Social Media has become a modern day phenomenon with brands like Facebook and Twitter having a global impact on everything from Business sales to the turn-over of Governments. These are the names of a new form of communication that allows people around the world to share their lives through the online experience of a Social Network. For Business this is a marketing opportunity and learning the social media rules and culture is step one in joining the Social Media Conversation.
What has surprised many is the level of transparency that comes through social media. In years gone by when wives wrote intimate letters to their sailor husbands transparency was both inspiration and a blush moment. With sailors often lost at sea for years at a time the separation caused them to put pen to paper in case the moment was lost to the waves of time for bared hearts to be revealed. Now we have a generation living in the moment willing to share their triumphs and pain in the reasonably public arena of a social network.
While the IT guides shout their cries of concern over privacy the masses continue to rally to the digital megaphone. One of the key attributes of social media is that the consumer believes they now have a voice that can be heard. Many business leaders would say that Joe Public always had a voice but what used to be a private engagement by phone or letter has now become a shared experience where the collective voice is amplified and demands attention. From their opinion on the quality of restaurant food through to a groundswell of dissatisfaction with government policy, the social media experience is allowing the public to provide us with a feedback loop on how our business or organisation is meeting a need.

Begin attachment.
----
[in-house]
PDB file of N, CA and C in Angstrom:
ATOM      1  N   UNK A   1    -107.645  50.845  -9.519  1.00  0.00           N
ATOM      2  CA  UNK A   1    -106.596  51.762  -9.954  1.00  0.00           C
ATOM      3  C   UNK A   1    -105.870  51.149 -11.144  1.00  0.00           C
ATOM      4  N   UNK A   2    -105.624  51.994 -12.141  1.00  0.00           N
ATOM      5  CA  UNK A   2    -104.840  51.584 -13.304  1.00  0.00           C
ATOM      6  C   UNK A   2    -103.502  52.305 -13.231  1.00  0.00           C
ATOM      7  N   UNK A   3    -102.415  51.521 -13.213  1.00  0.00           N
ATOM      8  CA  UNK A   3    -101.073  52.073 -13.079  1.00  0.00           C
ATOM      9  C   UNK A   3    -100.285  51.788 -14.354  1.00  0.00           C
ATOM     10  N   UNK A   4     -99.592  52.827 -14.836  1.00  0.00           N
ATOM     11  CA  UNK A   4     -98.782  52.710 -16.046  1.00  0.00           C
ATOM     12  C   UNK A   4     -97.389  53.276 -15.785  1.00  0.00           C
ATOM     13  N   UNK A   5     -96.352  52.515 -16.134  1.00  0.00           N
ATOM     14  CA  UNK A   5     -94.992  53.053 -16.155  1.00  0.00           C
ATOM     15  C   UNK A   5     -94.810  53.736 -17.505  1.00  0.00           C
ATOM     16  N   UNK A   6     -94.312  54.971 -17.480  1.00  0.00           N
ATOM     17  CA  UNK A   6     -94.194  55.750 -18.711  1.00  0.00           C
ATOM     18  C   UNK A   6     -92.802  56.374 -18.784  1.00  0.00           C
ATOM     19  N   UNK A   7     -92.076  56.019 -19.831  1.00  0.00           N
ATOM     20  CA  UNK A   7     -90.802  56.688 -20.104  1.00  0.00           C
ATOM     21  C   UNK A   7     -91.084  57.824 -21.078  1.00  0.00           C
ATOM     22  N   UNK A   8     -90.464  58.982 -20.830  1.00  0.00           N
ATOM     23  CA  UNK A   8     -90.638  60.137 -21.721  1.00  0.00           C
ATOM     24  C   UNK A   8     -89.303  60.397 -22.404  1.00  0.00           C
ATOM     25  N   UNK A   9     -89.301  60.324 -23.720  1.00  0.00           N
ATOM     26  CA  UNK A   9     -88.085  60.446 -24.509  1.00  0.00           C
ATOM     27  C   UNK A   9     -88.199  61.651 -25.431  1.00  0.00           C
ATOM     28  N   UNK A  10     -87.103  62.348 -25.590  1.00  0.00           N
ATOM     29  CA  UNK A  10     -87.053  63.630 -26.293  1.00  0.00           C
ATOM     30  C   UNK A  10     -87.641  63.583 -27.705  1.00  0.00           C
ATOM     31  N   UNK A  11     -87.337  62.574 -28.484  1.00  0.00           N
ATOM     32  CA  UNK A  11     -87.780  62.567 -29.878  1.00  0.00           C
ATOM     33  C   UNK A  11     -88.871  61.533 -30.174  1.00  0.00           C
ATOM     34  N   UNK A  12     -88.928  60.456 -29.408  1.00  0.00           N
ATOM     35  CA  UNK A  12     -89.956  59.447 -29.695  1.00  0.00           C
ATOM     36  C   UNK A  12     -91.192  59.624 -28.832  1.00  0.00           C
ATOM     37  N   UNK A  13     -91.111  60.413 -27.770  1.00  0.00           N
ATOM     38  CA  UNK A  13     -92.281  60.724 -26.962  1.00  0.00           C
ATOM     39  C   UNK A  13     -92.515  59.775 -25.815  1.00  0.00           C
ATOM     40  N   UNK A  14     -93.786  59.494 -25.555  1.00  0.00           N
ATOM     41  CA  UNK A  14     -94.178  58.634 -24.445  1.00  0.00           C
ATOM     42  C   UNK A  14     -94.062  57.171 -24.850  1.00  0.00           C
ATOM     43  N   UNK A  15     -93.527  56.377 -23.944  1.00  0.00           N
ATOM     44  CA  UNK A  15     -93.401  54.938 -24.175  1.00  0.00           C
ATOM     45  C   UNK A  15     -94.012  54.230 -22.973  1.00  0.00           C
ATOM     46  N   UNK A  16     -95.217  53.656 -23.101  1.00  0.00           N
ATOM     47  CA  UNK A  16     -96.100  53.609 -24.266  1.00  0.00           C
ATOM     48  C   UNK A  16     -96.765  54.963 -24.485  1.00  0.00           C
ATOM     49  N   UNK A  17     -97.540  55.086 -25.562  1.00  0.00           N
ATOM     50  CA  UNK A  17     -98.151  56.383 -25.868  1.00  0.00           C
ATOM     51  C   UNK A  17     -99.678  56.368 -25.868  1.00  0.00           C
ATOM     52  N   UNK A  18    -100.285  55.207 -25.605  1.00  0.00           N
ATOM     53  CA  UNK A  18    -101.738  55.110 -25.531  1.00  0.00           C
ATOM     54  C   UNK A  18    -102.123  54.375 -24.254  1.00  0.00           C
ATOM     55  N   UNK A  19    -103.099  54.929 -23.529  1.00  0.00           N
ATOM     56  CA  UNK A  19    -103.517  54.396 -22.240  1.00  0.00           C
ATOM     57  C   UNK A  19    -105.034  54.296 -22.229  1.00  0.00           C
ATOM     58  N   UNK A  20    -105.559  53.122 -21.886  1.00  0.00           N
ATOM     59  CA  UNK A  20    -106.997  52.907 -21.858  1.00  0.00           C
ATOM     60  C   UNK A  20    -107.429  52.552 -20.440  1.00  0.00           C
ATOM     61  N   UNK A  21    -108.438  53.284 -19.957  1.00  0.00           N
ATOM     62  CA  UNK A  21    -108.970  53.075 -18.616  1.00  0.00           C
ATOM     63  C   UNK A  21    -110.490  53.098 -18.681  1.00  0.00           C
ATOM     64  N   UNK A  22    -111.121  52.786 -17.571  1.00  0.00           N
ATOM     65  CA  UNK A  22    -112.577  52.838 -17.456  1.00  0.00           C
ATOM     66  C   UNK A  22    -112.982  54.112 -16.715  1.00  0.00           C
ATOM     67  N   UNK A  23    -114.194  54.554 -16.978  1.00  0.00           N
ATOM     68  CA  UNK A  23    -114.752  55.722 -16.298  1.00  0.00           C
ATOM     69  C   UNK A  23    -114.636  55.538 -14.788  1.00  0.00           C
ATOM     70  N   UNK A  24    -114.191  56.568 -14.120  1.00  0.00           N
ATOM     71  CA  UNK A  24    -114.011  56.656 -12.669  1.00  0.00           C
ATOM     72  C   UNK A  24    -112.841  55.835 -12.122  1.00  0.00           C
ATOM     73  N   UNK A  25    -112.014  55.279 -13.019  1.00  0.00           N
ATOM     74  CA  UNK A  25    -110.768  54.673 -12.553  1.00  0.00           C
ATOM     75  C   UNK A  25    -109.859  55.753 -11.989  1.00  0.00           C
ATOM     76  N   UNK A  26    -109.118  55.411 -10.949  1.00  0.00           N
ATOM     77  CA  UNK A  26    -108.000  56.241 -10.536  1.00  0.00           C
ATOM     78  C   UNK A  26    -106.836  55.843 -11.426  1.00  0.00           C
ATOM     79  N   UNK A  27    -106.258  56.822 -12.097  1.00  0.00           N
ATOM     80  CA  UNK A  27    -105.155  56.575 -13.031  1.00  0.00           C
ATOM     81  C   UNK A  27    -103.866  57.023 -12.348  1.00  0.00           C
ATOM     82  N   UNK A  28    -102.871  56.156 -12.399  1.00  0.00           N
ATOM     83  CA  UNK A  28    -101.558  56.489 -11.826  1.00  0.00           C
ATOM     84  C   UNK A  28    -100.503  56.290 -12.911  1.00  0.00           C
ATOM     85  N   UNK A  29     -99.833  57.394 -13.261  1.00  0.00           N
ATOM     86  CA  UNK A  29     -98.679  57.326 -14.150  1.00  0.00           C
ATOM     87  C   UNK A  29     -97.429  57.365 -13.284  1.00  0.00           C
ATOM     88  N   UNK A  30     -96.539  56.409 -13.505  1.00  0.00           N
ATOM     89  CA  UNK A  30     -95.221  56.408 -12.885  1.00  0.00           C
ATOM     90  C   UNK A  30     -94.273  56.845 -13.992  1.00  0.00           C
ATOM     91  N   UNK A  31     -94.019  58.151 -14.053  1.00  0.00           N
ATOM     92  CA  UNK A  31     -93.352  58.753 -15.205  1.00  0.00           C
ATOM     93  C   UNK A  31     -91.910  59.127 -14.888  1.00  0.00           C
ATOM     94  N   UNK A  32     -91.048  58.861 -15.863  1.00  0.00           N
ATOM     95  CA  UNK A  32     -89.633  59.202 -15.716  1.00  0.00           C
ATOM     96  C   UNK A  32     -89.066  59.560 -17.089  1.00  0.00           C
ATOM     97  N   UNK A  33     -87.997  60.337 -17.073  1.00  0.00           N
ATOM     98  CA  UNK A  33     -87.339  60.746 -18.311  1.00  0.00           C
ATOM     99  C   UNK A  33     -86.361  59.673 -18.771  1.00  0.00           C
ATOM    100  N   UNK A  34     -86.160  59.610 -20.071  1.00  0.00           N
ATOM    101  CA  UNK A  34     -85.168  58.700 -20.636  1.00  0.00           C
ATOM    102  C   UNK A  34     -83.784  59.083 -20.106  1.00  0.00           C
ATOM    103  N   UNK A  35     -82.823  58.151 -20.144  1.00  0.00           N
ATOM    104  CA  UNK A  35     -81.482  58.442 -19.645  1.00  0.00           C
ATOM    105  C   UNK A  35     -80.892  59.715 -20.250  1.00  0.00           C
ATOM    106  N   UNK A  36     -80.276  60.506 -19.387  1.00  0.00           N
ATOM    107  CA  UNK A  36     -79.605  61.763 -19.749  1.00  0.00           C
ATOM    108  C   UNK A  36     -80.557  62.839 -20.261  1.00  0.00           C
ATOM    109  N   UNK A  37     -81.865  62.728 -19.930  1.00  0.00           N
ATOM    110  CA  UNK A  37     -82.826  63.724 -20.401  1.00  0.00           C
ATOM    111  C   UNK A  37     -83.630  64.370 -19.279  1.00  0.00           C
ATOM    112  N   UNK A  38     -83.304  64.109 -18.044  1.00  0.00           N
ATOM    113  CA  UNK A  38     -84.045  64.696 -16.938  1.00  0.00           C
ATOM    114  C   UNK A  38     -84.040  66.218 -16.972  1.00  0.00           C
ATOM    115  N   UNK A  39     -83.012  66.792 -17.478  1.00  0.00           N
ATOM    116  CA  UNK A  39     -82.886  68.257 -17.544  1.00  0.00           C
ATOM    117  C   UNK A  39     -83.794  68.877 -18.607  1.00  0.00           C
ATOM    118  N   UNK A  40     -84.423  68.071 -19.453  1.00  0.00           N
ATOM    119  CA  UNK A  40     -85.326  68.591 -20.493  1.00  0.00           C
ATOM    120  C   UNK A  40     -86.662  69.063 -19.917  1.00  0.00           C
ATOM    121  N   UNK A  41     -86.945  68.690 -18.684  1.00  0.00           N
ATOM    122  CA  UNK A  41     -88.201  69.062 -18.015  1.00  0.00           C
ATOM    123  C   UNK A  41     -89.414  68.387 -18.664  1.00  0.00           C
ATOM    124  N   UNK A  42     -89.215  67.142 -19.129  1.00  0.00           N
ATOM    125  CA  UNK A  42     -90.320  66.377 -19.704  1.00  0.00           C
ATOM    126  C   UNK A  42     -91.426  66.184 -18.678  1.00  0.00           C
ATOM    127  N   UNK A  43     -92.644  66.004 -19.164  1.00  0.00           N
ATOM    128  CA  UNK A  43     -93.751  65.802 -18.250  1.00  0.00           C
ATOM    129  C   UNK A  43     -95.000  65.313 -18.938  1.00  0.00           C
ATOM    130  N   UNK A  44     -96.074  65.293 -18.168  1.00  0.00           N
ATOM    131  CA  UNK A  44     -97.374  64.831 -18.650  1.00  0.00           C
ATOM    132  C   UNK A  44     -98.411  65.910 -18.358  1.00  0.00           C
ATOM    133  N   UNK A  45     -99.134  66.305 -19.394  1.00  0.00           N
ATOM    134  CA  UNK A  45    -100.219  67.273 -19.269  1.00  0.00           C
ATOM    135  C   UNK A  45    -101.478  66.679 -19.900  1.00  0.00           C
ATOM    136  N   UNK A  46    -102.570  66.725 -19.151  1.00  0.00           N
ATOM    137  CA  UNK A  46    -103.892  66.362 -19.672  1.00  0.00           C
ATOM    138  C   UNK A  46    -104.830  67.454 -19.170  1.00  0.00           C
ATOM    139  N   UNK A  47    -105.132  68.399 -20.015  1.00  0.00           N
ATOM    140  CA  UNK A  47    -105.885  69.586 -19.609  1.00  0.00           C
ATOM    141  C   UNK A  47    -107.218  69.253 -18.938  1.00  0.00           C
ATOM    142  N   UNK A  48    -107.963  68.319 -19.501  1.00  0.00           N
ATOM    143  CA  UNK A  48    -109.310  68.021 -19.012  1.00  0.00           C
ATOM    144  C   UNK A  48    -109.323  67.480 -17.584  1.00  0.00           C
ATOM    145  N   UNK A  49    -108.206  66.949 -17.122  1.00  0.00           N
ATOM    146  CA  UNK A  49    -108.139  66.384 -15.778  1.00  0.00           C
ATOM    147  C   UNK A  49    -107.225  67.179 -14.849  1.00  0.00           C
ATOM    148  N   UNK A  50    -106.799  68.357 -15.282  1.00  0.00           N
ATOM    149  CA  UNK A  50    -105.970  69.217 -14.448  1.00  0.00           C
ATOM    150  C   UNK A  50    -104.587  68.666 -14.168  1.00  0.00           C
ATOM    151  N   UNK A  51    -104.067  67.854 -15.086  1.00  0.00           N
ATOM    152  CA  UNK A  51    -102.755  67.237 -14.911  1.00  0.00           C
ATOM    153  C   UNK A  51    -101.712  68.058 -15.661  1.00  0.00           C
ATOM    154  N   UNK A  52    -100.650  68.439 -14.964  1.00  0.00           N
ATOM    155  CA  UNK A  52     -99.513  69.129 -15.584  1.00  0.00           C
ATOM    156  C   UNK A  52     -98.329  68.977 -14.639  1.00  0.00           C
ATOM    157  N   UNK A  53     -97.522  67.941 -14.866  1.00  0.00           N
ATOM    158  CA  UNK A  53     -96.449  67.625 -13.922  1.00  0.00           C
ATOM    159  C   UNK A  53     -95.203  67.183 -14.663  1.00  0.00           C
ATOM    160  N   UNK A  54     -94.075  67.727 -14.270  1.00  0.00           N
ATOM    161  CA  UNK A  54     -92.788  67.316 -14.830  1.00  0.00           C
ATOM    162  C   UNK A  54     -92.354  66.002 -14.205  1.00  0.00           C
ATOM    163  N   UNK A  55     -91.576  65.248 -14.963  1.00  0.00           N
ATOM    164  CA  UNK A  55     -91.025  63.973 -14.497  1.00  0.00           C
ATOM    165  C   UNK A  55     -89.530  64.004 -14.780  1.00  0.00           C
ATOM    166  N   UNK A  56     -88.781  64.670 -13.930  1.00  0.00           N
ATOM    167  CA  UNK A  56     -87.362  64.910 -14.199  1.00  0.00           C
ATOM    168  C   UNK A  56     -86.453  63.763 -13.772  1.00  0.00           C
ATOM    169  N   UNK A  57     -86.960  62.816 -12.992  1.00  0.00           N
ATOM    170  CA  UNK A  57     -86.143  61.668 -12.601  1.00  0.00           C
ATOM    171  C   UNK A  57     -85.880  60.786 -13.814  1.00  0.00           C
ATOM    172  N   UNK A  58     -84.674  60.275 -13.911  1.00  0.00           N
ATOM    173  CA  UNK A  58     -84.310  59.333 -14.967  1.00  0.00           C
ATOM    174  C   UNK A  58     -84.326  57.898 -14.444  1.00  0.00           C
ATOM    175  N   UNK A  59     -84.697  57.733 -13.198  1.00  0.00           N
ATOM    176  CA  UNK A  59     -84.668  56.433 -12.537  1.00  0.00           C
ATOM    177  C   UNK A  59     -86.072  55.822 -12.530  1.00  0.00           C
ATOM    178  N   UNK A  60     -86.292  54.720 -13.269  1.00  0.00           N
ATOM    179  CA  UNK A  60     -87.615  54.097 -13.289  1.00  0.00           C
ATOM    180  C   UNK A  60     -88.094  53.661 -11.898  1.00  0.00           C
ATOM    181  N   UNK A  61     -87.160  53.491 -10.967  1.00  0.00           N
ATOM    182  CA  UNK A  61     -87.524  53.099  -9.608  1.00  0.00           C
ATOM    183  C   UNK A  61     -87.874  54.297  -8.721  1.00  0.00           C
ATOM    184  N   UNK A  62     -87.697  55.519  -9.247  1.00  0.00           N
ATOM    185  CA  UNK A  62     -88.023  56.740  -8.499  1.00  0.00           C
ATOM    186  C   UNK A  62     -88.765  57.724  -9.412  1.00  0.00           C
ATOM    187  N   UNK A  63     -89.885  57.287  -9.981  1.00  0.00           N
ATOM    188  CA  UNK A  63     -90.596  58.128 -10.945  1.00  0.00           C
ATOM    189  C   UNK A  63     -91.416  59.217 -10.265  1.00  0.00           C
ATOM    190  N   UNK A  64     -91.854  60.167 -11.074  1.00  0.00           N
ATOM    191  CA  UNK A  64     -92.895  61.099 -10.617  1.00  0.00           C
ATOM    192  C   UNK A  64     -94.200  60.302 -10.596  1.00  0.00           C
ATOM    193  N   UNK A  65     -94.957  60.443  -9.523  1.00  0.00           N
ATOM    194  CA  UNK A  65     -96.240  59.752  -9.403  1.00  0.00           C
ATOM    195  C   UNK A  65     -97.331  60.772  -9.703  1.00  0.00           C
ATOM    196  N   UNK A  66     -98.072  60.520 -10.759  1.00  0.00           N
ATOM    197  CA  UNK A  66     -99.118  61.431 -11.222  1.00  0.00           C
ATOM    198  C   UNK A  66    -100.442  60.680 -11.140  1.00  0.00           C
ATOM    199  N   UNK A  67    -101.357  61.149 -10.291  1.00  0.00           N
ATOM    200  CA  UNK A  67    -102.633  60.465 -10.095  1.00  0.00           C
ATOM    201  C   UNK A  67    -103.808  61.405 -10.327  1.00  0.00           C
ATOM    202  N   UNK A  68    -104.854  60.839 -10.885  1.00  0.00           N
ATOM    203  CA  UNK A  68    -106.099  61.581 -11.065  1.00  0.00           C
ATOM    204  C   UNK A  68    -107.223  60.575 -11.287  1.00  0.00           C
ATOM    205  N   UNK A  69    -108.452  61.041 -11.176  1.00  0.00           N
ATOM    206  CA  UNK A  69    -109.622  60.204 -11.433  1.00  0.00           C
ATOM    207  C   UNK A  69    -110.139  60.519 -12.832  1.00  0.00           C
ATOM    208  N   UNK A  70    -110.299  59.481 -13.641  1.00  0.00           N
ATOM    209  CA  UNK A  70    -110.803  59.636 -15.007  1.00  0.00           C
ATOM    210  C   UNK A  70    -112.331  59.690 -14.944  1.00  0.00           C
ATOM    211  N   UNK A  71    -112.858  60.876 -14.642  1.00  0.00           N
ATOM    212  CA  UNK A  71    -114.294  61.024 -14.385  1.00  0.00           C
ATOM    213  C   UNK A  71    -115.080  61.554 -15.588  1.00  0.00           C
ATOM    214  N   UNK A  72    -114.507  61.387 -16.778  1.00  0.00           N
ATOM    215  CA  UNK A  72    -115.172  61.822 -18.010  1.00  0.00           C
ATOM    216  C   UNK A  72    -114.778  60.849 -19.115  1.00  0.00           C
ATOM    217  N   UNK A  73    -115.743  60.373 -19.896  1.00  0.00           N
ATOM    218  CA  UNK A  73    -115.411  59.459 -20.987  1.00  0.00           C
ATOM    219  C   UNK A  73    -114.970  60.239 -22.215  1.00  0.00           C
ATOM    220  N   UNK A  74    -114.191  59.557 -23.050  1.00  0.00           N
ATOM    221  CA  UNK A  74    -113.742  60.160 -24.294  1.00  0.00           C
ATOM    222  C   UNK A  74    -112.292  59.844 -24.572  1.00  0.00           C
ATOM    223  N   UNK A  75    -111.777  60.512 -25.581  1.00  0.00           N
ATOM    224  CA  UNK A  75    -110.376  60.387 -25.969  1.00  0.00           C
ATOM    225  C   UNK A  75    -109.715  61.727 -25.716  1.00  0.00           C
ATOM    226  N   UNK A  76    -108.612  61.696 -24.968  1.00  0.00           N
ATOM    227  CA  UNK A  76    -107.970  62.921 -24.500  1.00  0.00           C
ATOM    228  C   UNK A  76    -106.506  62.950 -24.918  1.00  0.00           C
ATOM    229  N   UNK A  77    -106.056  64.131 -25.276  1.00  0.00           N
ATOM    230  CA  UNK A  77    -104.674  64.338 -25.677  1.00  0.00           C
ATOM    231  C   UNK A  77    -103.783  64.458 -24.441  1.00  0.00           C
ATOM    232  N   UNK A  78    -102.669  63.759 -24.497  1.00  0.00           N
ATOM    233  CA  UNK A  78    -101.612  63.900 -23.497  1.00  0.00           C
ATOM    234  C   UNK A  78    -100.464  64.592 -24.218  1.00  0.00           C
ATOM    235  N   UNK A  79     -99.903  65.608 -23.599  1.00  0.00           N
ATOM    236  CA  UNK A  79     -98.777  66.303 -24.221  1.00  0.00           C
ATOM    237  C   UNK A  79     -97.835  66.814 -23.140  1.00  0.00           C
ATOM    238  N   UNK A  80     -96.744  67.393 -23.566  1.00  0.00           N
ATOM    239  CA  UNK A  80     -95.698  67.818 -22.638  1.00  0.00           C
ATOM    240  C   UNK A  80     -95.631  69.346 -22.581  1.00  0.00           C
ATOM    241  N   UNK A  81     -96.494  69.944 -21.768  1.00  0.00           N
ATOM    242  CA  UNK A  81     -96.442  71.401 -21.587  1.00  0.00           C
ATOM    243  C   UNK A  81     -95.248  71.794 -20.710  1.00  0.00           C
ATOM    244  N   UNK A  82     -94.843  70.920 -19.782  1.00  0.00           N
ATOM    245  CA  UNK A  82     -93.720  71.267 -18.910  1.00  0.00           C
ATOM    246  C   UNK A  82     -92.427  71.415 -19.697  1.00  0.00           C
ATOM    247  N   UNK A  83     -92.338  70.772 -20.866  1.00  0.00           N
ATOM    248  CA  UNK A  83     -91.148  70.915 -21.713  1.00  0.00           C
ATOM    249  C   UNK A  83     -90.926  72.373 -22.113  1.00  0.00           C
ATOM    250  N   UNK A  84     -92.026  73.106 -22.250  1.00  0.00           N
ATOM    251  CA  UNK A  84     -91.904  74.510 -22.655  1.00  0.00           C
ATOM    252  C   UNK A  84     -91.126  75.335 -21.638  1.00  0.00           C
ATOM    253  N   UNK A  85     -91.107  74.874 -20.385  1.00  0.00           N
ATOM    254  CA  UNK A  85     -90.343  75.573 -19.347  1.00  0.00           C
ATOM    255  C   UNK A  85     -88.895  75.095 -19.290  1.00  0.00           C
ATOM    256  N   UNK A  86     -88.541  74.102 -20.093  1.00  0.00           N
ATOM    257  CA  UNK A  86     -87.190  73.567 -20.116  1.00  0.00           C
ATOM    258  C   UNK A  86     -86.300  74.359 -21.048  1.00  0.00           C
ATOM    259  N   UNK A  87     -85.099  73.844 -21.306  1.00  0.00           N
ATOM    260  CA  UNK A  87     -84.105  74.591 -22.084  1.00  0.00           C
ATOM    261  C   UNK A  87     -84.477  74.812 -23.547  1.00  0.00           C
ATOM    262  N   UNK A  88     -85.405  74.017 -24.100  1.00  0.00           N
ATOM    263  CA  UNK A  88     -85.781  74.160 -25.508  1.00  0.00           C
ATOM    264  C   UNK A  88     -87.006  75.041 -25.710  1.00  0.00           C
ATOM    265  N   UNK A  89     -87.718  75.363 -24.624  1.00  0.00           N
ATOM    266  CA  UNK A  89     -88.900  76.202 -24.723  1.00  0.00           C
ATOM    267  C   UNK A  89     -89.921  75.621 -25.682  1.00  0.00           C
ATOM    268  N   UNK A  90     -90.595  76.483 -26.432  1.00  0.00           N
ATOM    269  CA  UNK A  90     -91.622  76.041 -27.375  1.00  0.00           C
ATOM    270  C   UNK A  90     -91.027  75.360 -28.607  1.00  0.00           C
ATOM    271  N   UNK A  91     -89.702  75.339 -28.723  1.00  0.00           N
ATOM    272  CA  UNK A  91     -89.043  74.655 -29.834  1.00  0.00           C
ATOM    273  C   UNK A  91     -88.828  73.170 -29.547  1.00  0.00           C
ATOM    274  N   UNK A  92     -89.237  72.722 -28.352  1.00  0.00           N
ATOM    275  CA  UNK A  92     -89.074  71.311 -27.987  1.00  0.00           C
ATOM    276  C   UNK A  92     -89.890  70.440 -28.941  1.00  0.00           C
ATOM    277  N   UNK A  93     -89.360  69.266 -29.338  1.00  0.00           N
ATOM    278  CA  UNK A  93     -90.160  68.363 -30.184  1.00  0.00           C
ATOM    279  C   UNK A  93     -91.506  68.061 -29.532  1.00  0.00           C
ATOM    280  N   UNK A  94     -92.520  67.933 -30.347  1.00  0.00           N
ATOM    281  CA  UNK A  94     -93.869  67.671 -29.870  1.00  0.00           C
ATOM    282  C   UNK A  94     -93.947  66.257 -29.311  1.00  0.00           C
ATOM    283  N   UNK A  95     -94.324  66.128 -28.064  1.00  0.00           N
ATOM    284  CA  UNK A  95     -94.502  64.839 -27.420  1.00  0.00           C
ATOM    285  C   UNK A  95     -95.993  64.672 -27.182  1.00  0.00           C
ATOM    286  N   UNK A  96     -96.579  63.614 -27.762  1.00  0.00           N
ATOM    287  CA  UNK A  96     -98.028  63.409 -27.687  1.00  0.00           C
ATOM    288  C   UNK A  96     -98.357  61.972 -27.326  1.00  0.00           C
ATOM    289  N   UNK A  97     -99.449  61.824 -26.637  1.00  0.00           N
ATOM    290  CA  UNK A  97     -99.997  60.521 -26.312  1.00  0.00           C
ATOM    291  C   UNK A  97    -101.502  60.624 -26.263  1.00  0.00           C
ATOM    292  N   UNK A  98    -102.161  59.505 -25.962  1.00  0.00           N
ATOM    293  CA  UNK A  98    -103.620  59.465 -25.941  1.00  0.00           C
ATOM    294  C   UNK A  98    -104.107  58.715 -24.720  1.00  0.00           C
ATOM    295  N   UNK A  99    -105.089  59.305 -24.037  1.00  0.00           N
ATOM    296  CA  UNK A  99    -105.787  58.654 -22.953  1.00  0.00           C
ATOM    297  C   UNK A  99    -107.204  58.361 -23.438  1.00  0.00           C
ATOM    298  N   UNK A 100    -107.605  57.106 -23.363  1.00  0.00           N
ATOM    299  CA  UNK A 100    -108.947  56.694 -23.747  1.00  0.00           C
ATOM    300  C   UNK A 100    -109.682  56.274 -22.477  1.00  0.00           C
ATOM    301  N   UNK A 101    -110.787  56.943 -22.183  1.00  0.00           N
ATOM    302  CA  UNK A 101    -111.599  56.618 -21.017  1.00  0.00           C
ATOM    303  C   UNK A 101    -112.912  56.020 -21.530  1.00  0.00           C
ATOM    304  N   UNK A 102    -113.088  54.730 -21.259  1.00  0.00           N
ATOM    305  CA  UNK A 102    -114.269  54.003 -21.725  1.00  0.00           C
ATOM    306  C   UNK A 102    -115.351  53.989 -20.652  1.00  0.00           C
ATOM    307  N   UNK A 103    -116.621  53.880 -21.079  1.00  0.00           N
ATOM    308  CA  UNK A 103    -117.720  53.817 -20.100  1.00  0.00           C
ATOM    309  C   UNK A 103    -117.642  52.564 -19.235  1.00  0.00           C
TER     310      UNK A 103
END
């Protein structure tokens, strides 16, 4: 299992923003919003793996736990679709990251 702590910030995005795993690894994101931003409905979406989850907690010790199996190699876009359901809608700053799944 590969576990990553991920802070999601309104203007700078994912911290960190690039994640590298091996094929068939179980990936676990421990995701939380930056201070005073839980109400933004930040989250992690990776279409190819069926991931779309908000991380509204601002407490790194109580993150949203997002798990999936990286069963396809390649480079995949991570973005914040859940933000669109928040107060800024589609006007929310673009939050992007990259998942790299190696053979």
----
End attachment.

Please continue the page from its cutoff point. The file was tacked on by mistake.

One of the dangers of injecting traditional marketing into this environment is that we simply try to be the ‘louder’ voice, pushing more ‘specials’ and ‘sale now on’ messages that don’t add to the customer experience. This comes from a promotional perspective where we think marketing is about being heard and that we need to stand out from the crowd. But take yourself back to the last dinner party you went to. Did you respect the host who catered for the needs of their guests or the party animal who fell off the coffee table?
Your business and the brand it represents will grow more in the social media space if you act as the perfect host rather than the class clown. The beauty of a social media conversation is that brands who understand the ‘host’ approach will survive the ups and downs of engaging with their customers. They realise that relationships can survive a burnt dinner if the friendship represents a long-term investment in their well-being. The perfect host listens to their guests, provides the right environment and services, and is honest with their conversation. In our future columns, we will explore some of the benefits of each social network.